If the Teenage Mutant Ninja Turtles Were Named After Early 20th Century American Writers Instead

You may or may not know this, and if you don’t then you suck, but the Teenage Mutant Ninja Turtles were all named after artists of the Renaissance Era. You have Michelangelo, famous for painting the Sistine Chapel; Leonardo Da Vinci, famous for the Mona Lisa; Donatello, famous for his sculpture of David; and Rafael, famous for The School of Athens.

But what if they hadn’t been named after Renaissance artists? What if, instead, Kevin Eastman and Peter Laird decided to name them after early 20th century American Writers? How would that have turned out? Which writers would be assigned to which characters?

Let’s start with the OG Master Splinter. While he wasn’t named after a Renaissance artist himself, we figured it’d be fun to rename him anyway because this whole thing is pointless so why not start with the mutant rat that’s also a nina master?

In our remixed new(?) generation…

Master Splinter becomes Master Twain.

While Mark Twain was more late 19th century than early 20th century, his work was a direct influence on later writers just as Splinter’s direct mentorship and training led the Ninja Turtles to become the great fighters that they are. The Adventures of Huckleberry Finn might be the first true American classic, and A Conneticut Yankee in King Arthur’s Court is the same weird kind of shit that spawned the Teenage Mutant Ninja Turtles series.

Leonardo becomes Fitzgerald

While Leonardo is rarely anyone’s favorite Ninja Turtle, he is the undisputed leader of the squad. He’s smart, saavy, and rarely gets worked up like the wanna-be leader, Rafael. He plays by the rules, and has a keen sense of morality. There aren’t a lot of people who will admit straight up that The Great Gatsby is their favorite book, but you probably won’t find one more popular from that era, and for good reason. Nobody dislikes Gatsby just like nobody dislikes Leonardo. He’s just not cool enough to be your favorite.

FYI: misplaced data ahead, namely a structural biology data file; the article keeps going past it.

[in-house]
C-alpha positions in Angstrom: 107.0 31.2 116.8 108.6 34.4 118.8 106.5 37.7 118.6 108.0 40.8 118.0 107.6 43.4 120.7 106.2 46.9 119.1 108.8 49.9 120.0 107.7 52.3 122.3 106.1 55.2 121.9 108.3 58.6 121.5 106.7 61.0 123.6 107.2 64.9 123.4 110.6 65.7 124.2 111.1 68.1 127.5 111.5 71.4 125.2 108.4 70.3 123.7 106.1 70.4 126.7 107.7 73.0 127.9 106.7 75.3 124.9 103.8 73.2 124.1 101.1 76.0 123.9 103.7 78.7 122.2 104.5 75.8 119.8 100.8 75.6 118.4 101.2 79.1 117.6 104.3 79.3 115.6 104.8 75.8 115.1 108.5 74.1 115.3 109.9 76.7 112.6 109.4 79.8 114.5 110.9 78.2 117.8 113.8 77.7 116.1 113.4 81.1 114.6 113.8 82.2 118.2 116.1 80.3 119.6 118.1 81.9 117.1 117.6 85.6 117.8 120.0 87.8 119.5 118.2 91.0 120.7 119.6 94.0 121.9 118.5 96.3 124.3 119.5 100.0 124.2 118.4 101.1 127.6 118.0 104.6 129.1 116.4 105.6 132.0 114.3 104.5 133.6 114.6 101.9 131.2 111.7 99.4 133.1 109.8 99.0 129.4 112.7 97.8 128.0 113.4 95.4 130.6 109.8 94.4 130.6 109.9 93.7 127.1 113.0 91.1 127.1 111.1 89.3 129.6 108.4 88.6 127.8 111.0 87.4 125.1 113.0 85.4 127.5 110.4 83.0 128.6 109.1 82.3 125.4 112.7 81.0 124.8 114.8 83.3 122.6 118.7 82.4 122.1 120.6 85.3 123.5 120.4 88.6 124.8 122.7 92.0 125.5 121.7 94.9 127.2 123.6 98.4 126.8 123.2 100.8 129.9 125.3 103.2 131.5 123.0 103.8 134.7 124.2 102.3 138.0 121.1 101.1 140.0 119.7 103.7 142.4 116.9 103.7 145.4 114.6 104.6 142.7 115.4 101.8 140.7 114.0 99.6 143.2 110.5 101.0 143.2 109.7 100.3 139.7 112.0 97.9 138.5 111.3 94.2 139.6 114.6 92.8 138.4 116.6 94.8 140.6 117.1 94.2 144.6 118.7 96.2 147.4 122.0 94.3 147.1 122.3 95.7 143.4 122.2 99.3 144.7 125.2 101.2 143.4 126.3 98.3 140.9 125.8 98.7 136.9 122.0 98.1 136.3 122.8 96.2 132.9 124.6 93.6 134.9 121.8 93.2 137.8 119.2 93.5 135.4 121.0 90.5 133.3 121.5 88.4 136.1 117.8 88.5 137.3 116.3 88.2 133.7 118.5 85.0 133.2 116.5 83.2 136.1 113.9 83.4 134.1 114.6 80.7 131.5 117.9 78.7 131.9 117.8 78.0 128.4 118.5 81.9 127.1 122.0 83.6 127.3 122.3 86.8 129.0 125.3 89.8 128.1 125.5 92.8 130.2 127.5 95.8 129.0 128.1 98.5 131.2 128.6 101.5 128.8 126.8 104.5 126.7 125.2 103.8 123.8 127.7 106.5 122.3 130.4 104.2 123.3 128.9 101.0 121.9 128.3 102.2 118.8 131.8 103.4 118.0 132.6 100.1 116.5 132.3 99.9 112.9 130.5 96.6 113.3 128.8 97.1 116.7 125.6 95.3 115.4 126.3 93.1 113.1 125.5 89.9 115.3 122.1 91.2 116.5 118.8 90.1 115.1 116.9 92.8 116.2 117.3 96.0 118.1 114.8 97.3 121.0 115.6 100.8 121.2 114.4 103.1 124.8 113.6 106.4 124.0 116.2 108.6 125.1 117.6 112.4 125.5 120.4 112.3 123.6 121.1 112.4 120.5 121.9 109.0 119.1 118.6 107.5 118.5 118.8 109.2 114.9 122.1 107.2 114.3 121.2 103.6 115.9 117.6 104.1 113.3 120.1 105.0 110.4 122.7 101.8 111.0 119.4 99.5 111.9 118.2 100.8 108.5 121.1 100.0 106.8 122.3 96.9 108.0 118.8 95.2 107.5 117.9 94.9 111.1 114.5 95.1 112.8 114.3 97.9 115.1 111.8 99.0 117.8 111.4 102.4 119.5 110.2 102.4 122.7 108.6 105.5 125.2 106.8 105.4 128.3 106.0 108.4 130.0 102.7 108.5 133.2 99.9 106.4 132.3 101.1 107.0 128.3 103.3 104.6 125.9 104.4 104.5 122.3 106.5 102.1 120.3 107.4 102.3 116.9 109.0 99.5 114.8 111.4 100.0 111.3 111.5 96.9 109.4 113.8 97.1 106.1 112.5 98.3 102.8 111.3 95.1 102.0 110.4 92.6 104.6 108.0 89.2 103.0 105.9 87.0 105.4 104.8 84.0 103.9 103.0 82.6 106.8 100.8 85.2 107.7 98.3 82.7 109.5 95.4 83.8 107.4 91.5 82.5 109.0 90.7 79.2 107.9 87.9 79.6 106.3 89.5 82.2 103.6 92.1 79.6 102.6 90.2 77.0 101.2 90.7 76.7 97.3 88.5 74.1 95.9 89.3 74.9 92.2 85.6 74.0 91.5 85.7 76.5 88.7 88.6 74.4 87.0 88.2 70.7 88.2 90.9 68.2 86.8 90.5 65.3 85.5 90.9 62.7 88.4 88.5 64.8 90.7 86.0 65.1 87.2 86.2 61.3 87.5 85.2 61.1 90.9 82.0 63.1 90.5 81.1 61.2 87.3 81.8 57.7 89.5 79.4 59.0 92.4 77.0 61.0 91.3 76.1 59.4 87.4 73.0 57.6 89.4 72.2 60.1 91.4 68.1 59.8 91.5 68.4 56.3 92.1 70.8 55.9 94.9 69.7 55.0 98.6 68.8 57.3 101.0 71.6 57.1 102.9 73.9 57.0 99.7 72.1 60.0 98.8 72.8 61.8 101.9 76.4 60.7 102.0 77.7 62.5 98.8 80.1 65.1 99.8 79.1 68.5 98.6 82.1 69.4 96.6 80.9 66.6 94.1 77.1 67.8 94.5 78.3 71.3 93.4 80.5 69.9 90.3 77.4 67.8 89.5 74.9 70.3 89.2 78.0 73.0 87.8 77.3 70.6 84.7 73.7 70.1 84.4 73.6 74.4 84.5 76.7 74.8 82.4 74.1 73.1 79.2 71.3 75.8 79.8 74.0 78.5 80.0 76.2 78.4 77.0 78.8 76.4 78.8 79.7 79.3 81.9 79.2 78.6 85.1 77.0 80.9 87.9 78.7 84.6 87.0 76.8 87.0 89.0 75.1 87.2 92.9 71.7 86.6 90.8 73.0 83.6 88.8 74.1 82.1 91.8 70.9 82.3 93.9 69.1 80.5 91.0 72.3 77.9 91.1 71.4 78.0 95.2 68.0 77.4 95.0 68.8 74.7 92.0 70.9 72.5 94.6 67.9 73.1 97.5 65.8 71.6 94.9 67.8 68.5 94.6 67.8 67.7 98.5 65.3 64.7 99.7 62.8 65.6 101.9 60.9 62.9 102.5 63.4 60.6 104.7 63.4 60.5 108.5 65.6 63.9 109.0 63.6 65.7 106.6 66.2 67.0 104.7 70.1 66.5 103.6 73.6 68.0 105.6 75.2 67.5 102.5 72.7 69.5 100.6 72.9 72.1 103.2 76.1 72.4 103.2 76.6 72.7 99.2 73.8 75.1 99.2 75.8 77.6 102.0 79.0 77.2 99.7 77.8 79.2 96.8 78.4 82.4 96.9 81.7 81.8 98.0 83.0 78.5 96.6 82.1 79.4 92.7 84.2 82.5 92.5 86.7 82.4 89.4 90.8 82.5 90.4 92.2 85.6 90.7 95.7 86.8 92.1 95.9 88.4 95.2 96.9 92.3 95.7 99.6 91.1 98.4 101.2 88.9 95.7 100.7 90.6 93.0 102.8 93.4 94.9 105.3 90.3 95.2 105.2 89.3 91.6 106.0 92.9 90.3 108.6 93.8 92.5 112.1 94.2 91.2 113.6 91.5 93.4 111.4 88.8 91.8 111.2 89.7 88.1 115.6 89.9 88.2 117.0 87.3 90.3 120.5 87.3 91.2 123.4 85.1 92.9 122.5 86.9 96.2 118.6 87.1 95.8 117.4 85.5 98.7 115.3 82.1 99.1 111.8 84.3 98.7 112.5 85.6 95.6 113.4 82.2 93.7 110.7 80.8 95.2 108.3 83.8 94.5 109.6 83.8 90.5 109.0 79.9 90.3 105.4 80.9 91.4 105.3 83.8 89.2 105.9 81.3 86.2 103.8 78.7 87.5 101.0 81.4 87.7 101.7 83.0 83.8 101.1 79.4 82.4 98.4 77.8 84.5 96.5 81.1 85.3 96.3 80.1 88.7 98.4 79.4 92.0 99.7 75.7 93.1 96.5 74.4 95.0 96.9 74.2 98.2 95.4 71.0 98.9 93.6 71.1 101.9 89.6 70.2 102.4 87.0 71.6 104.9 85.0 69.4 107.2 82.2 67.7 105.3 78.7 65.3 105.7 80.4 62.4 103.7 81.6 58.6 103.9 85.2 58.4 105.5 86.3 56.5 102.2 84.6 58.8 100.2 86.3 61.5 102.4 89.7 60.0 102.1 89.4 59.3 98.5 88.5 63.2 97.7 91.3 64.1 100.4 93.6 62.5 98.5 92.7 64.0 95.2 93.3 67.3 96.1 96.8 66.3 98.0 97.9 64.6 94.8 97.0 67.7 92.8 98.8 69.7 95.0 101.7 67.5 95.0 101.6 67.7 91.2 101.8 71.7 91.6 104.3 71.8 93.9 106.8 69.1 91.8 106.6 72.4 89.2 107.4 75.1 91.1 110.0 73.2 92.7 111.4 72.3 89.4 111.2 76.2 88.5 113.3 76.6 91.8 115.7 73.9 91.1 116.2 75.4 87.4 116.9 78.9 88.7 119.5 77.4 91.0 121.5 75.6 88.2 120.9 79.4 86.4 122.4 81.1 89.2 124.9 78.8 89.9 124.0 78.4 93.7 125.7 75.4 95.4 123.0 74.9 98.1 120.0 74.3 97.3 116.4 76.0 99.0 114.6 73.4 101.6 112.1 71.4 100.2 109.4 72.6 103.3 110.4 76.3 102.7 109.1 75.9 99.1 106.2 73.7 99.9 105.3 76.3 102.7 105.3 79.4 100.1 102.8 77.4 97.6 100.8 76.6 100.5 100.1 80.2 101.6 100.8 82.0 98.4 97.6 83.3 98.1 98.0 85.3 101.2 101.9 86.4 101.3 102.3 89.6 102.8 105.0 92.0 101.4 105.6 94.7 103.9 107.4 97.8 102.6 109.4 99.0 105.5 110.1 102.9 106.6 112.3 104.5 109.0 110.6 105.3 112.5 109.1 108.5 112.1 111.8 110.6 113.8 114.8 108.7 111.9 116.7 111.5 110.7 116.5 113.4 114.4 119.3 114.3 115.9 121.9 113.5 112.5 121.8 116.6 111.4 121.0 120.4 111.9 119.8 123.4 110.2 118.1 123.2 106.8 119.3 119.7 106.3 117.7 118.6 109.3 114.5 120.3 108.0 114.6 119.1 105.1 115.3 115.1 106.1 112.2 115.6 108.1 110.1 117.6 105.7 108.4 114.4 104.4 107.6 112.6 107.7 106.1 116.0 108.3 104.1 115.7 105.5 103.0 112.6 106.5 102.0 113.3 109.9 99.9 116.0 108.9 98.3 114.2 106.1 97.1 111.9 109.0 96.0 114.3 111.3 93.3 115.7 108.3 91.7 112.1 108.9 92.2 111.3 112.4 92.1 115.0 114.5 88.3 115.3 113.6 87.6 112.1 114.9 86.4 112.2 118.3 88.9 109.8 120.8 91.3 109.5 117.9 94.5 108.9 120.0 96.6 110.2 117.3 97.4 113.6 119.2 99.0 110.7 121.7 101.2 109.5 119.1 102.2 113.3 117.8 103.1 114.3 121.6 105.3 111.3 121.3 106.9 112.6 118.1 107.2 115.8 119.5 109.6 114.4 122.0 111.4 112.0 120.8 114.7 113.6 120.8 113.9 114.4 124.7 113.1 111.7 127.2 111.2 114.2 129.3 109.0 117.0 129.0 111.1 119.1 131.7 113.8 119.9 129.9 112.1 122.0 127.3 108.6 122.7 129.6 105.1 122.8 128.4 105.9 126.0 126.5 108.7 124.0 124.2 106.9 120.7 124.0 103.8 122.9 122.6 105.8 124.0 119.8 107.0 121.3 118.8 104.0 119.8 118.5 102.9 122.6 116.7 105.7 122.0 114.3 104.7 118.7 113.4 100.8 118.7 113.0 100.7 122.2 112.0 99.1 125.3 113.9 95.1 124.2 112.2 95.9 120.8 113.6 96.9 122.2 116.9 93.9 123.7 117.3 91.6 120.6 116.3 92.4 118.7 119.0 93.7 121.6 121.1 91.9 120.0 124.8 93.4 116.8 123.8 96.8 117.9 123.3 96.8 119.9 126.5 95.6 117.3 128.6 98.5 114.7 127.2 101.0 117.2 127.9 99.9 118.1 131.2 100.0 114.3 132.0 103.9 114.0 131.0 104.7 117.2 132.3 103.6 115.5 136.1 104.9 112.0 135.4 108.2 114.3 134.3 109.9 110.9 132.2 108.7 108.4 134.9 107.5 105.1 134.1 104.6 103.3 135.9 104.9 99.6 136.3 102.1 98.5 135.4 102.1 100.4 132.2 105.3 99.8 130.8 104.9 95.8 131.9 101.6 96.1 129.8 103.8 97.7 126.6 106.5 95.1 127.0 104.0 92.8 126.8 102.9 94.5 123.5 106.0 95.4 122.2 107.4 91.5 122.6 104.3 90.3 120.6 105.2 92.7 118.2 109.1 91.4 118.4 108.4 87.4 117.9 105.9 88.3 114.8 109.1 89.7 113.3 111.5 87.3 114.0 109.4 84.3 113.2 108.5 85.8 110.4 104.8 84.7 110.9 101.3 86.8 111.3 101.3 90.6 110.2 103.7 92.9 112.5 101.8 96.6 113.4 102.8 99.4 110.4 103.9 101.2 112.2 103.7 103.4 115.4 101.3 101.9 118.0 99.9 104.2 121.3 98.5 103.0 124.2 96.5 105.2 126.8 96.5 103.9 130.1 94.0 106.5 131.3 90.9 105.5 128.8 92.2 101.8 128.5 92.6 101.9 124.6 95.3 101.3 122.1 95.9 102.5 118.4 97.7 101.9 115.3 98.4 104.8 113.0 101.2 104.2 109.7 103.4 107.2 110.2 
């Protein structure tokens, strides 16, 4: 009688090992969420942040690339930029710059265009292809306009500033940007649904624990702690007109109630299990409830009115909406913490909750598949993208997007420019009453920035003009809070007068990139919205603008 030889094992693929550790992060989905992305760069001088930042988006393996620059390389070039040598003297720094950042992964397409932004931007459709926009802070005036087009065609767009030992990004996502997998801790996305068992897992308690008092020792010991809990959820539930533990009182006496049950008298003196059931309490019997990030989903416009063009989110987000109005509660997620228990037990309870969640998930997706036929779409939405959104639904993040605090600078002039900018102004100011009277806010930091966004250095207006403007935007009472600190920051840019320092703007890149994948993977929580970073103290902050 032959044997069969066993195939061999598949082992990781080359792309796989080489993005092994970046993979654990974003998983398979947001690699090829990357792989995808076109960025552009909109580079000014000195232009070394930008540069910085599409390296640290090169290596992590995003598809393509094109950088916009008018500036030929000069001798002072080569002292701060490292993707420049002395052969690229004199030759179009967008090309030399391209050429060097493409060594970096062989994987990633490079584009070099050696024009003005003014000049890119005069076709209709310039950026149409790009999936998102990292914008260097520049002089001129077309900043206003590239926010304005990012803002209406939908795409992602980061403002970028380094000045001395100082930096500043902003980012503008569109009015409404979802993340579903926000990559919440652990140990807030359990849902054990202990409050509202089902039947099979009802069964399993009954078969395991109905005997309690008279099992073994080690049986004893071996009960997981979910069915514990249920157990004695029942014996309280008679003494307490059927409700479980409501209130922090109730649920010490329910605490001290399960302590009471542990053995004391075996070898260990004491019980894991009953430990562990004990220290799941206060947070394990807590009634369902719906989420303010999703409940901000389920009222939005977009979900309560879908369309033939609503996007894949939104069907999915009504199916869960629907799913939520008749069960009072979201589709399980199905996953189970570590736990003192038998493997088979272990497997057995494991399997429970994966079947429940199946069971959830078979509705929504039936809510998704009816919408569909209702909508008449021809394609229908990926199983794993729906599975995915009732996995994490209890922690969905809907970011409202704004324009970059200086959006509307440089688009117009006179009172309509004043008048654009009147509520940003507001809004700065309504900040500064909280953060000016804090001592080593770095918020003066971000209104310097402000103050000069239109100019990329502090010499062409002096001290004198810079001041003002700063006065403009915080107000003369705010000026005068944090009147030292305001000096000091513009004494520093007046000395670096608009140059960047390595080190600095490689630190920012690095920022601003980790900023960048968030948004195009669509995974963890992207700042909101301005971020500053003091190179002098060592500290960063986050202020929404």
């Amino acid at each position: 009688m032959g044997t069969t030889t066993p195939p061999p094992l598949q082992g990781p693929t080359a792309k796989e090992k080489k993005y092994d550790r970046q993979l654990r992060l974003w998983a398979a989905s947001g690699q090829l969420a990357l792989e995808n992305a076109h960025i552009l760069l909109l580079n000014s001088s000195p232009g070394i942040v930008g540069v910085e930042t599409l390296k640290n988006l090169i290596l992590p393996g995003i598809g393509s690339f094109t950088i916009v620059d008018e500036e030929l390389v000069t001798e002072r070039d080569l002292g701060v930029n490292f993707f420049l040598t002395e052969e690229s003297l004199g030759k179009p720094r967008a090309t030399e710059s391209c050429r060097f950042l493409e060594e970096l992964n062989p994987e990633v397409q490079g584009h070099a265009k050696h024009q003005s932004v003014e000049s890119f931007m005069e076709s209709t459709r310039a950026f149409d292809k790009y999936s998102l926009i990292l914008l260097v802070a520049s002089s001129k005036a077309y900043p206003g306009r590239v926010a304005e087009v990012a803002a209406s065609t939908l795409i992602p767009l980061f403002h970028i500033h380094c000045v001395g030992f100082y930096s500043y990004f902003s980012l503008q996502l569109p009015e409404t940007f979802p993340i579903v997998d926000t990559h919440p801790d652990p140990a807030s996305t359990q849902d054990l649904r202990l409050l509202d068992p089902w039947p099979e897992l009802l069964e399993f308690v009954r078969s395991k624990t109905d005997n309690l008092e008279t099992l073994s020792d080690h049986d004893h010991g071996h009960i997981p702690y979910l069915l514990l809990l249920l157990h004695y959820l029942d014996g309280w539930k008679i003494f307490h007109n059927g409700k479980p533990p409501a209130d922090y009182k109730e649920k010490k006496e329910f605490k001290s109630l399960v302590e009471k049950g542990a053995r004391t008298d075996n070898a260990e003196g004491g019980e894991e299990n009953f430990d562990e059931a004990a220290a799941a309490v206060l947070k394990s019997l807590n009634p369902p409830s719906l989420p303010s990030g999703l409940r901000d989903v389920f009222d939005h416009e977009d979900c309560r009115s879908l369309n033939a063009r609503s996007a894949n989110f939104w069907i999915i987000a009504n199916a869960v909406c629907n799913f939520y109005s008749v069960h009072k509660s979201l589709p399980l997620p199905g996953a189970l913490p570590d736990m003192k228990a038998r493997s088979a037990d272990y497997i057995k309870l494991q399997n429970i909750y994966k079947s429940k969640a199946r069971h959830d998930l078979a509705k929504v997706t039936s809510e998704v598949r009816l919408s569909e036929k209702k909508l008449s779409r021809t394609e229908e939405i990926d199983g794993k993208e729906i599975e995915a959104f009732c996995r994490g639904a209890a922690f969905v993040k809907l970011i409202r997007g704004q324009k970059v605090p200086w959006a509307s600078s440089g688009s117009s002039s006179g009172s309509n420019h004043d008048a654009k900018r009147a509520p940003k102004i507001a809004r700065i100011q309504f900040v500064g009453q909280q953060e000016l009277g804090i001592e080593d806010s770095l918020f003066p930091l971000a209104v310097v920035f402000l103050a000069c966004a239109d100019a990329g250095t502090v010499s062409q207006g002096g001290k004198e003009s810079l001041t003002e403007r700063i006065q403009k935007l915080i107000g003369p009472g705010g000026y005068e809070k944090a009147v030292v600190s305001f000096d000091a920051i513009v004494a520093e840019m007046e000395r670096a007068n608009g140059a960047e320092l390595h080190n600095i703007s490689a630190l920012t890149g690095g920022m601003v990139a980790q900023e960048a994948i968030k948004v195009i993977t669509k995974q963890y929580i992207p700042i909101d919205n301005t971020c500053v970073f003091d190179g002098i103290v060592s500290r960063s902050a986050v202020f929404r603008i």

Donatello is Steinbeck

For a little while, Donatello was going to be Faulkner. Something about The Sound and the Fury reminded me of the Ninja Turtles’ style, but Steinbeck has both Of Mice and Men and The Grapes of Wrath. Grapes are green and purple, Donatello is green and purple. Not only that, but if anyone would be alarmed by the effects of the Great Depression, it’d be Donatello. Steinbeck, like Donatello, is a name you know well, and might say is your favorite, but you couldn’t really give anyone a good reason why.

Michelangelo is T.S. Eliot

For those familiar with the Ninja Turtles, Michelangelo has always assumed the role of the playful kid brother of the unit. While The Wasteland wasn’t all that looney, there’s something inherently goofy about writing poetry, an almost adolescent rebellion quality lives at the heart of the act. Also, if anyone was going to go by initials, it’d be Michelangelo.

Rafael is Hemingway

He likes to fight. He suffers from anger management. He’s short with his words. His masculinity is always at the forefront. If Leonardo, the real leader of the group, is Fitzgerald, then it makes sense that Rafael, the aspiring leader of the group, is Hemingway. While Hemingway was just as qualified and perhaps an even stronger writer than Fitzgerald, it’s hard to argue that Hemingway wrote a more lasting book than A Great Gatsby. When we talk about the American literary canon, Hemingway’s novels aren’t taught nearly as often as Fitzgerald, and while I prefer A Farewell to Arms, I acknowledge A Great Gatsby as THE novel of early 20th century American writing.

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